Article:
Breaking Convention in A Room of One's Own
New discoveries and exciting breakthroughs are all made at the expense of contradicting old rules and ideas. In order for Earth to be round, it could no longer be flat. Revolutions in literature, science, and countries are always filled with conflicts and contradictions to traditional conventions. In this sense, Virgina Woolf's essay A Room of One's Own can be called a revolution. Woolf breaks nearly all the rules of essay writing in her argumentative essay. She addresses the reader in the first person, tells the reader that she is lying, focuses on unnecessary details, and even contradicts herself from time to time. Why does Woolf, a competent writer, decide to write this way? Perhaps, her unorthodox style supports her perception on the difficulties that exists in women becoming serious writers. Her writing style constructs a relationship between her essay and women writers; it shows the reader that for women to become a writer without a "a room of one's own" is just as unconventional as her writing style. With both her words and her unique writing style, Woolf presents her view on women's writing.
In a serious essay, a point or an argument should be made. This is why a writer writing a serious essay finds it necessary to shower his reader with logical reasons and facts. A typical writer wants the reader to examine, if not accept, the writer's point of view; however, Woolf claims that "lies will flow from [her] lips" in her essay.(720) Not too many writers will come right out and tell their readers that they intend to lie in their essays. The persuasiveness of an essay is not going to be enhanced by having the writer admit that he is lying. Because writers want to be as factual and logical as possible in their argumentative essays, it is also a general rule for the writer to avoid speaking in the more opinionated first person point of view. Again Woolf decides to operate against the convention. She writes her whole essay in the first person, making her essay feel very much like a diary. This is not commonly believed to be effective writing, and for an eminent writer such as Woolf to write in this manner is puzzling.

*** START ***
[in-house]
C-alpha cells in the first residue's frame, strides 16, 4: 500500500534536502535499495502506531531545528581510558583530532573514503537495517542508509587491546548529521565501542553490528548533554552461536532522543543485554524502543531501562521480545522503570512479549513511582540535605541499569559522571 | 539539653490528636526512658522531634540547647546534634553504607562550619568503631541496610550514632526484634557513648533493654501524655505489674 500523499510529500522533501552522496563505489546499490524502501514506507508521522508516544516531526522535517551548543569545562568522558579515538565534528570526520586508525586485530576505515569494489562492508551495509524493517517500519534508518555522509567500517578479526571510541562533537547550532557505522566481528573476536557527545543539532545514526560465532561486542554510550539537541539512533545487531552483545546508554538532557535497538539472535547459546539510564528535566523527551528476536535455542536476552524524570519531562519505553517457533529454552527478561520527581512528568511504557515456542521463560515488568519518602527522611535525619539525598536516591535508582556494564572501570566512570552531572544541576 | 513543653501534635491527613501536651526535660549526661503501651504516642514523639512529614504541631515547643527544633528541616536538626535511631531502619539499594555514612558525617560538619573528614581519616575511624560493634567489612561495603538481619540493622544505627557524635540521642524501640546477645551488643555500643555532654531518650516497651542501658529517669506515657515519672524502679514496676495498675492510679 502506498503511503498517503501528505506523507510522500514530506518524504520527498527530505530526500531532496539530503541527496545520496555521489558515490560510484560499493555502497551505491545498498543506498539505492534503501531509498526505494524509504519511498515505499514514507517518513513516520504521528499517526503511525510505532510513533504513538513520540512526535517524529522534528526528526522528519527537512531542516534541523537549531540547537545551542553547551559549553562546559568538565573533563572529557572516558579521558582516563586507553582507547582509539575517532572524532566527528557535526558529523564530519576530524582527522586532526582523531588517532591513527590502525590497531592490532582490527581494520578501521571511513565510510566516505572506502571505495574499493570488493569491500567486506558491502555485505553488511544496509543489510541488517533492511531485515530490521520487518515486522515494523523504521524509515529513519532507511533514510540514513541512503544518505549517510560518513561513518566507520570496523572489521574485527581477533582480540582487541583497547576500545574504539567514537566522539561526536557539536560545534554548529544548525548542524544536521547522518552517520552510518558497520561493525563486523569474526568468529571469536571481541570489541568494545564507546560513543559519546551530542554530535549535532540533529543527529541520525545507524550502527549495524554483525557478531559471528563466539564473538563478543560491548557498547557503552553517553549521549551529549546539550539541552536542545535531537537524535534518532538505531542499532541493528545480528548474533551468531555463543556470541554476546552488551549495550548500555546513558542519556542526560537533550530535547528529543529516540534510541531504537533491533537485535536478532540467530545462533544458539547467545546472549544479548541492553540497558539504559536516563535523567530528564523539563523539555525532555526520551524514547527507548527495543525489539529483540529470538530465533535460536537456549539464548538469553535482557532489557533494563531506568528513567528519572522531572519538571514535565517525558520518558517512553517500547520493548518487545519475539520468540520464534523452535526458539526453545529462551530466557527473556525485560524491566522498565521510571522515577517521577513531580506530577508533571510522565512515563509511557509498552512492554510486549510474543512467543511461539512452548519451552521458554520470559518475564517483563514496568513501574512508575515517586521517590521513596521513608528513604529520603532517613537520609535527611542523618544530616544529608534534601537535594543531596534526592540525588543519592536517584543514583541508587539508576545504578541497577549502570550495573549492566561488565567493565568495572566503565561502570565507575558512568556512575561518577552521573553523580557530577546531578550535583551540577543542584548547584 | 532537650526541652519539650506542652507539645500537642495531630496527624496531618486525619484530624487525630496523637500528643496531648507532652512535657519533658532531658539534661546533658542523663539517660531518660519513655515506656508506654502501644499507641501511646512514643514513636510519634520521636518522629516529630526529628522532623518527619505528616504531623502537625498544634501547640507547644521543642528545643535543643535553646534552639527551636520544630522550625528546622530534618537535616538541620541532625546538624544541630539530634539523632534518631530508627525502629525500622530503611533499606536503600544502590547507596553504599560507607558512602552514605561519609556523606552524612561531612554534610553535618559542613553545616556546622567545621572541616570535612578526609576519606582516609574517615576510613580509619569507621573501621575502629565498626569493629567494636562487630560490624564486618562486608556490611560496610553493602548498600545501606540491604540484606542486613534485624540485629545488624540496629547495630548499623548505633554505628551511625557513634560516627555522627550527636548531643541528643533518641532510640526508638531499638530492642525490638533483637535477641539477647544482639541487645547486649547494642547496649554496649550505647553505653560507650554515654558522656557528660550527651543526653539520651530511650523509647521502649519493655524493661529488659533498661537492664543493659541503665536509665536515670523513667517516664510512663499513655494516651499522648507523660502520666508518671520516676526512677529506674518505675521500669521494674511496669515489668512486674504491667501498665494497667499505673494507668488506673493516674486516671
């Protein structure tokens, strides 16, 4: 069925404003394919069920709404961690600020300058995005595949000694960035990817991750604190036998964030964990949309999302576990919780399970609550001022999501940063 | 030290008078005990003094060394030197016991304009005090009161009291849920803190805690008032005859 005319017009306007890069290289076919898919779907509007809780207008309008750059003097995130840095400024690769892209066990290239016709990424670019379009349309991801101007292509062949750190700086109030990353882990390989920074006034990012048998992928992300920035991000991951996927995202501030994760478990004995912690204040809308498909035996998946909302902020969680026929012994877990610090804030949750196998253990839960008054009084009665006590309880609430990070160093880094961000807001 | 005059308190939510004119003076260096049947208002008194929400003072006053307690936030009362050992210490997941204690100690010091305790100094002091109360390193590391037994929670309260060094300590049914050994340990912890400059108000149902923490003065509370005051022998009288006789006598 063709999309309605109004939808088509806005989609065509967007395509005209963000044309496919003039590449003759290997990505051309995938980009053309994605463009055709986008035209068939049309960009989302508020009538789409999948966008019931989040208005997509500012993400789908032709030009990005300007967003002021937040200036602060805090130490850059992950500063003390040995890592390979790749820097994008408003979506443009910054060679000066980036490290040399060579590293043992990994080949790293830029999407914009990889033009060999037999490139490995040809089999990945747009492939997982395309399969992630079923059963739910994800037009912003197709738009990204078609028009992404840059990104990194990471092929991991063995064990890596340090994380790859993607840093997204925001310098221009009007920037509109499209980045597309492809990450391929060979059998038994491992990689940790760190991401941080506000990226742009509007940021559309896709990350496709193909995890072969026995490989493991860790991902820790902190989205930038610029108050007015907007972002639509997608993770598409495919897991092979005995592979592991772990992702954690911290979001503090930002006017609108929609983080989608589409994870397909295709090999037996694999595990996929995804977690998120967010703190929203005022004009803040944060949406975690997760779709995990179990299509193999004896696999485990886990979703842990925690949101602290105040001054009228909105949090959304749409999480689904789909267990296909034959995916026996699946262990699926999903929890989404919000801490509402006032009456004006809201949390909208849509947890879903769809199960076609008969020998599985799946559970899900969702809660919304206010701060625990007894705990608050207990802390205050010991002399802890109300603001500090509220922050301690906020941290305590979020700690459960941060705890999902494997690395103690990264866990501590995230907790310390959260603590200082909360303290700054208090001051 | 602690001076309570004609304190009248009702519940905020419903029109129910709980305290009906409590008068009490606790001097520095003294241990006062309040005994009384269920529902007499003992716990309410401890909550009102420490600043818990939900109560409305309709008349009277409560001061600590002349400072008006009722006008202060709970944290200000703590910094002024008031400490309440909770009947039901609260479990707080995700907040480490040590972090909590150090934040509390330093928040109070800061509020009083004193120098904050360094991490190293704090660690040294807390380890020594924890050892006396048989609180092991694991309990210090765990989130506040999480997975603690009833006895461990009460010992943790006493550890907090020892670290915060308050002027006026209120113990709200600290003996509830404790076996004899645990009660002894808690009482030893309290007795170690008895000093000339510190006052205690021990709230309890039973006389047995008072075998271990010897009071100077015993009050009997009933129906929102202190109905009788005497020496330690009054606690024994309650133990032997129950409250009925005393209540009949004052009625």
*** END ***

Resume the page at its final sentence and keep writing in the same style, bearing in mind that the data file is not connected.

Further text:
At various points in her essay, Woolf breaks so many of the conventional rules that the reader might wonder whether or not she realize what she is doing. Woolf's mistakes may have been deemed as excusable if she claimed them to be just that; however, this scenario fails when she states in the essay that she is conscious of what she is doing. In talking about the luncheon Woolf admits that "it is part of the novelist's convention not to mention soup and salmon and ducklings," but "[she] shall take the liberty to defy that convention" and talk in detail of the food.(723-724) Woolf shows the reader that she knows that she is straying away from the conventional style of writing, but she is not about to change her ways. Woolf even makes the catastrophic mistake of contradicting...